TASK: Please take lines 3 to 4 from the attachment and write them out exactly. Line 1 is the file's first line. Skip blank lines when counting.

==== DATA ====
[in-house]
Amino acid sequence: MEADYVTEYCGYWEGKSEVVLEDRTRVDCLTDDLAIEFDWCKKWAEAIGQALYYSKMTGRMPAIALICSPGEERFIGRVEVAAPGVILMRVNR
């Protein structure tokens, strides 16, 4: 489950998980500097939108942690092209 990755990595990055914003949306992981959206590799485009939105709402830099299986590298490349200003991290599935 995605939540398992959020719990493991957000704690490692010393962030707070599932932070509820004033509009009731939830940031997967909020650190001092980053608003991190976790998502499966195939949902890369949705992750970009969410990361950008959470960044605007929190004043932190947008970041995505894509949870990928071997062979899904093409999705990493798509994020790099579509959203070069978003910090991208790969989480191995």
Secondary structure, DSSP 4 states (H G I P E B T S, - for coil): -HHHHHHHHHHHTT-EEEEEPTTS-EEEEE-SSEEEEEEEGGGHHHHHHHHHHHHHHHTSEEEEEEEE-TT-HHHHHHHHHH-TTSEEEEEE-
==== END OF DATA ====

């Protein structure tokens, strides 16, 4: 489950998980500097939108942690092209 990755990595990055914003949306992981959206590799485009939105709402830099299986590298490349200003991290599935 995605939540398992959020719990493991957000704690490692010393962030707070599932932070509820004033509009009731939830940031997967909020650190001092980053608003991190976790998502499966195939949902890369949705992750970009969410990361950008959470960044605007929190004043932190947008970041995505894509949870990928071997062979899904093409999705990493798509994020790099579509959203070069978003910090991208790969989480191995």
Secondary structure, DSSP 4 states (H G I P E B T S, - for coil): -HHHHHHHHHHHTT-EEEEEPTTS-EEEEE-SSEEEEEEEGGGHHHHHHHHHHHHHHHTSEEEEEEEE-TT-HHHHHHHHHH-TTSEEEEEE-